How I have come to accept myself (and the journey just begins)

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Joined in 2008
January 5, 2011, 21:20

Hi Mr Summit,

Glad to hear the positive progress of your journey so far.

I think one of the common themes throughout your (and others) journey is the level of support at each stage in coming out. Having trusted friends and supporters around you is key to the success of the whole process.

Joined in 2007
January 5, 2011, 23:20

I am just playing catch up here and I am feeling a bit emotional and teary. What a great outcome with your parents, Mr. Summit! I’m overwhelmed with how well things went when you gave them your letter. Sadly, by the time I decided to come out, both of my parents were deceased so I will never know what their reactions would have been. I’d like to imagine they would have been loving and positive, particularly my mother who had several GLBT friends during her lifetime anyway and never seemed to pay too much attention to so called ‘differences’ between people.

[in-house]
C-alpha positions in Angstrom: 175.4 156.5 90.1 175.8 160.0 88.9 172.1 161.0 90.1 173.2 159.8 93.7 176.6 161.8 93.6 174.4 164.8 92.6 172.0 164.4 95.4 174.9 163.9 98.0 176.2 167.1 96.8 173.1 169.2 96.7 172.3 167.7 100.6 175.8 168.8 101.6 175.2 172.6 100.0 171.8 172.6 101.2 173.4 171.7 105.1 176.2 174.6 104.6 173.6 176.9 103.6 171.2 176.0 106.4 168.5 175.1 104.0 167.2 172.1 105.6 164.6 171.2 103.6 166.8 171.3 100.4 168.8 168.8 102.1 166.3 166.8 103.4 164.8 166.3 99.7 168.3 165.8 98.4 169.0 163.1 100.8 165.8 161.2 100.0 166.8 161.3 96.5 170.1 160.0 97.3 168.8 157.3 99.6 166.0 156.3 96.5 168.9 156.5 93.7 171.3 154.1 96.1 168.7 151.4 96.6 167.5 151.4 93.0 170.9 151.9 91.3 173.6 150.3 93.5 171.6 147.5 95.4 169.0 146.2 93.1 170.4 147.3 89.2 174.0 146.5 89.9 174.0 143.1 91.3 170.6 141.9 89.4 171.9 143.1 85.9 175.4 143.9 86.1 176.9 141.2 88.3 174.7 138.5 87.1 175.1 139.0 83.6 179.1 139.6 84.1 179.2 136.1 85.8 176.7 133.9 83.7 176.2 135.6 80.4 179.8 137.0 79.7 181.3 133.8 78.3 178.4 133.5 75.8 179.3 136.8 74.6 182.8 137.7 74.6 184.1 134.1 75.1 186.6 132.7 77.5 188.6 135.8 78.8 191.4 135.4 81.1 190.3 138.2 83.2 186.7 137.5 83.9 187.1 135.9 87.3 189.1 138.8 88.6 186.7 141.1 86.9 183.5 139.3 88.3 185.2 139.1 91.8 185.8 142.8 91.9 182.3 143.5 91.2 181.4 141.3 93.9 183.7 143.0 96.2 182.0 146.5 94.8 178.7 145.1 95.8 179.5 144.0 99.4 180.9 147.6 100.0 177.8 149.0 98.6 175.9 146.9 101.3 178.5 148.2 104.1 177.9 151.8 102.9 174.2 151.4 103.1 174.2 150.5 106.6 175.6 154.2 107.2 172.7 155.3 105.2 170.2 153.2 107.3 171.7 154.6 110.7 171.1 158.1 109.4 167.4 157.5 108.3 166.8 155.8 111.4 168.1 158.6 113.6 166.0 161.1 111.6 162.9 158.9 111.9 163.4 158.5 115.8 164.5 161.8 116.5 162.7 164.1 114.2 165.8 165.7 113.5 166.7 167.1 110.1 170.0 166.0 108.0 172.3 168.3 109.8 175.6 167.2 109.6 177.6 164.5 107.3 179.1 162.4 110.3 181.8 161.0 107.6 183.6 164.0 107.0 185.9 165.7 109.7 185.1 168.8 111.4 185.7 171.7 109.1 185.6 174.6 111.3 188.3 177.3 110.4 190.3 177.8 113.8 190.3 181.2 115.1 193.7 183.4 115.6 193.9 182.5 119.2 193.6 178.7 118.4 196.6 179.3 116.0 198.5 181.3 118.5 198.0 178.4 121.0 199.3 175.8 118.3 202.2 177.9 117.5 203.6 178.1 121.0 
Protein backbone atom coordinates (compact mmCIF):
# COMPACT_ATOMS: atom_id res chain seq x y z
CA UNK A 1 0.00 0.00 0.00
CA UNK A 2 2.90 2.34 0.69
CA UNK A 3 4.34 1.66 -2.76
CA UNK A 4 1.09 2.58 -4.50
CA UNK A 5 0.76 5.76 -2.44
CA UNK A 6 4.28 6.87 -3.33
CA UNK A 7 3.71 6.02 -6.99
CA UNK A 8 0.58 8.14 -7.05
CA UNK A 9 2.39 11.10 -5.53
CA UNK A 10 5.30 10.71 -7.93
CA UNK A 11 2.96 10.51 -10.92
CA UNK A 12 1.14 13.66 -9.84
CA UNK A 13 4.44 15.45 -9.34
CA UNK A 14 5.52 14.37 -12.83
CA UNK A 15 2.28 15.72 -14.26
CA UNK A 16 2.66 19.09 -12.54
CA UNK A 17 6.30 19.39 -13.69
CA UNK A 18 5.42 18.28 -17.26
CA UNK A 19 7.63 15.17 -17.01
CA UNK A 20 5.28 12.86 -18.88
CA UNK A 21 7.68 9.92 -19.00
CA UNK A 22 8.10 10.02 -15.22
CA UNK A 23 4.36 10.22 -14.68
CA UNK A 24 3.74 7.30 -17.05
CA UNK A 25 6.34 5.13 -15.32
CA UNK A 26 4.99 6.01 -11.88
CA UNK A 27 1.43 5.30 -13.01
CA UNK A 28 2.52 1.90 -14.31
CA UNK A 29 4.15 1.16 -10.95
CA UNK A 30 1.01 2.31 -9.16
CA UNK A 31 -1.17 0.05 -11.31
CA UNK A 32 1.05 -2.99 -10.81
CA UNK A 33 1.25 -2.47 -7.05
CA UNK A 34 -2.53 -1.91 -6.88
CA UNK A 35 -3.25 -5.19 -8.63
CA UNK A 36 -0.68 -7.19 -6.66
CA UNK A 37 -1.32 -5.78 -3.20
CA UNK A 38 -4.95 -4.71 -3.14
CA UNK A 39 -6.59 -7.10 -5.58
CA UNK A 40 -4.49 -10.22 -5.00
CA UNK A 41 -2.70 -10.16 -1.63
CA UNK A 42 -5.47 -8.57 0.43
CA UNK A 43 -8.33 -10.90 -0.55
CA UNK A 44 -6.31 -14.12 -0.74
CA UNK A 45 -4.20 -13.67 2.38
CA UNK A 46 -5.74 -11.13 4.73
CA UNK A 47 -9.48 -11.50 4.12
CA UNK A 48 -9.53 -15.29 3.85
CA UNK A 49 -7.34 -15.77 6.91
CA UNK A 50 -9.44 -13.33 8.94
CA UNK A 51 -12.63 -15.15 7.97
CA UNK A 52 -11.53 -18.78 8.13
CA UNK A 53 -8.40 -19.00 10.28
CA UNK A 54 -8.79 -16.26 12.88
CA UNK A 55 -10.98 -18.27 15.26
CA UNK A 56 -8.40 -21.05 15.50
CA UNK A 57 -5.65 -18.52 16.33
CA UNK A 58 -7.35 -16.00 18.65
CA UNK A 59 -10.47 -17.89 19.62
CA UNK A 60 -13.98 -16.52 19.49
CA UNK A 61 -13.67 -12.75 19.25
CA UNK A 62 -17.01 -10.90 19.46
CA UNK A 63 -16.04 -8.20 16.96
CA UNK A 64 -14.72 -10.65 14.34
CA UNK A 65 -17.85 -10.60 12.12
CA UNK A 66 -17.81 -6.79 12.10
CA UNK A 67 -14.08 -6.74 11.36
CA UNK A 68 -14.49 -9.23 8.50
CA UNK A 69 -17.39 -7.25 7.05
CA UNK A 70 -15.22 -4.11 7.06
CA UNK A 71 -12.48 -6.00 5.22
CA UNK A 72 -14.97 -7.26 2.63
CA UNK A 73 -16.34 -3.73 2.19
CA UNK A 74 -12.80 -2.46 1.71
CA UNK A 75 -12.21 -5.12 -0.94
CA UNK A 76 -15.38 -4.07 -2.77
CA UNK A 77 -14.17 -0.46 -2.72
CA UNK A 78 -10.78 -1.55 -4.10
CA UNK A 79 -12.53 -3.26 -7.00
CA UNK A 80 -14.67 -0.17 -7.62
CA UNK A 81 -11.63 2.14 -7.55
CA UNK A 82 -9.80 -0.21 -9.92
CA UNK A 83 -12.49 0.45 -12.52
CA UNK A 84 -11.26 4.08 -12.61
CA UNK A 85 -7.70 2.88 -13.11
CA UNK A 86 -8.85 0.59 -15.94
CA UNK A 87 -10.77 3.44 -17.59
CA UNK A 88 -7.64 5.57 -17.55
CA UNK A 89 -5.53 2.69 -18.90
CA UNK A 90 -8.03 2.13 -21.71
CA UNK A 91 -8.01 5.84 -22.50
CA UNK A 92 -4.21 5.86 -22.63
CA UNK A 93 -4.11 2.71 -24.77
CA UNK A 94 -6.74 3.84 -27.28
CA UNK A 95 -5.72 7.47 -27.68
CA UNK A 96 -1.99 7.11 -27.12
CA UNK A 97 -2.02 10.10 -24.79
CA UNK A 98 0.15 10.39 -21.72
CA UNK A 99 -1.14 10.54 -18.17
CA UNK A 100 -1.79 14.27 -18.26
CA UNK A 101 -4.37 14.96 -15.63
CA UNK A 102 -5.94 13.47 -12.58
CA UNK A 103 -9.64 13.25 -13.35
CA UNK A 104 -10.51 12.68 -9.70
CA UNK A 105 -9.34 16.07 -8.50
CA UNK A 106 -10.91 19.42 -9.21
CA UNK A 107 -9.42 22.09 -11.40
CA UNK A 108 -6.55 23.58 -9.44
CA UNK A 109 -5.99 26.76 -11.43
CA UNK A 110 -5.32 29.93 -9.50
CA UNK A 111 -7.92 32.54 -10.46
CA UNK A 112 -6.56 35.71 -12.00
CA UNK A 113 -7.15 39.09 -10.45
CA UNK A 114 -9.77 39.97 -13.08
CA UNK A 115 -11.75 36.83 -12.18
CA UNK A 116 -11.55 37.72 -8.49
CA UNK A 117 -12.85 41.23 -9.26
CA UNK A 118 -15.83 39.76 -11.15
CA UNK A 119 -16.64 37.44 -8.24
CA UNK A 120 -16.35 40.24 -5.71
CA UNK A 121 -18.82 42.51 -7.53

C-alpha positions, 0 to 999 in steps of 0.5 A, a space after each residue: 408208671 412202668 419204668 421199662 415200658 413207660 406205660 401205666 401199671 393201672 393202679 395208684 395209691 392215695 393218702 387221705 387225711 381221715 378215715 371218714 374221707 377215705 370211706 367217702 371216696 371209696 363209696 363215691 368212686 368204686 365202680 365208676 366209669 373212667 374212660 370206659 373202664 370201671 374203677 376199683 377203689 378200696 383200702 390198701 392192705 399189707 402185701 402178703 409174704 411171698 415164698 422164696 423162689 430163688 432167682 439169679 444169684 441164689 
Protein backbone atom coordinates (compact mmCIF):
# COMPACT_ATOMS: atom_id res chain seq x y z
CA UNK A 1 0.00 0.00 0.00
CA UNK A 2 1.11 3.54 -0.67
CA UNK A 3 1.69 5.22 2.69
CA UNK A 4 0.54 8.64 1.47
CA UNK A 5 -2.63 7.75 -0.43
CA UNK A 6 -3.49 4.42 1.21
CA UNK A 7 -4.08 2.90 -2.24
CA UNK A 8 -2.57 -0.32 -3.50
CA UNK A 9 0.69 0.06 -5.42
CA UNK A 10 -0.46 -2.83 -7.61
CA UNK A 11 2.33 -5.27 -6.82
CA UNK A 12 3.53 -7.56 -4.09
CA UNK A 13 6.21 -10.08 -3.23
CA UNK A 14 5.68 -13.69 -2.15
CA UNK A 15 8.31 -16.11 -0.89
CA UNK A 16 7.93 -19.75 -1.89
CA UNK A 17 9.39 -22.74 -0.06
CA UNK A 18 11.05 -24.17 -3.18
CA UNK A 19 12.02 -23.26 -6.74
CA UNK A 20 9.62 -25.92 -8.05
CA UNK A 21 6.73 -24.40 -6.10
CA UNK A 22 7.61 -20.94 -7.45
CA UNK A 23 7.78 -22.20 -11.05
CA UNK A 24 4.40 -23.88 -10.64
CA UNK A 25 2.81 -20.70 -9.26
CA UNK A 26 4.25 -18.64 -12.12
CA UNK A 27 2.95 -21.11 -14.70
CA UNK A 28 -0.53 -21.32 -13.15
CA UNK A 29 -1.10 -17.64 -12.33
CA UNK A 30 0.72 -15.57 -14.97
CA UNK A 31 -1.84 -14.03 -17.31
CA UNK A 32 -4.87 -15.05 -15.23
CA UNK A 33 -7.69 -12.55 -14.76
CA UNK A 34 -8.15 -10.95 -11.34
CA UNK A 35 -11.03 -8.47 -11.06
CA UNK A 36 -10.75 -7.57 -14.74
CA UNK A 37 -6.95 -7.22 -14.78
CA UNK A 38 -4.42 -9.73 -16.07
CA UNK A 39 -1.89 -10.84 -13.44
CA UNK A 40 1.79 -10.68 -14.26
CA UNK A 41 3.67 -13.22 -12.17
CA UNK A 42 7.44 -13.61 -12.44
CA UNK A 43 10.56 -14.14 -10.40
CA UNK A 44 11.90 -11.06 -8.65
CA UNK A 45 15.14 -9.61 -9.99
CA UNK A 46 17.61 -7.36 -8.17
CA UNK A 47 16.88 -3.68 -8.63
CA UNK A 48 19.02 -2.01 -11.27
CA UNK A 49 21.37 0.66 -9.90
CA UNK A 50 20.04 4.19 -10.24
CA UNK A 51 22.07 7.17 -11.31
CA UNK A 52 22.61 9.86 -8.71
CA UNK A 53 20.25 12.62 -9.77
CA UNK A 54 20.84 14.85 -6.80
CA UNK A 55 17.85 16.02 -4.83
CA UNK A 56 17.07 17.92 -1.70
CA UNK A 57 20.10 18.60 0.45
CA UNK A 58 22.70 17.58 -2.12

Dad was a pretty laidback bloke and I think he’d have probably been okay with it as well. I hope so anyway.

Thank you for allowing us to follow your journey through this stage of your life.


Mr Summit
Chapter Leader
Joined in 2010
January 6, 2011, 02:51

Thanks guys. Your support has been really helpful.

Tomorrow is a big day for Facebook. 🙂

Anthony Venn-Brown
Joined in 2005
January 6, 2011, 17:36

loved your facebook coming out……I think you should cut and paste it here

Mr Summit
Chapter Leader
Joined in 2010
January 7, 2011, 12:29

Well, if I new at 19 that I would end up doing what I did yesterday I would have been mortified.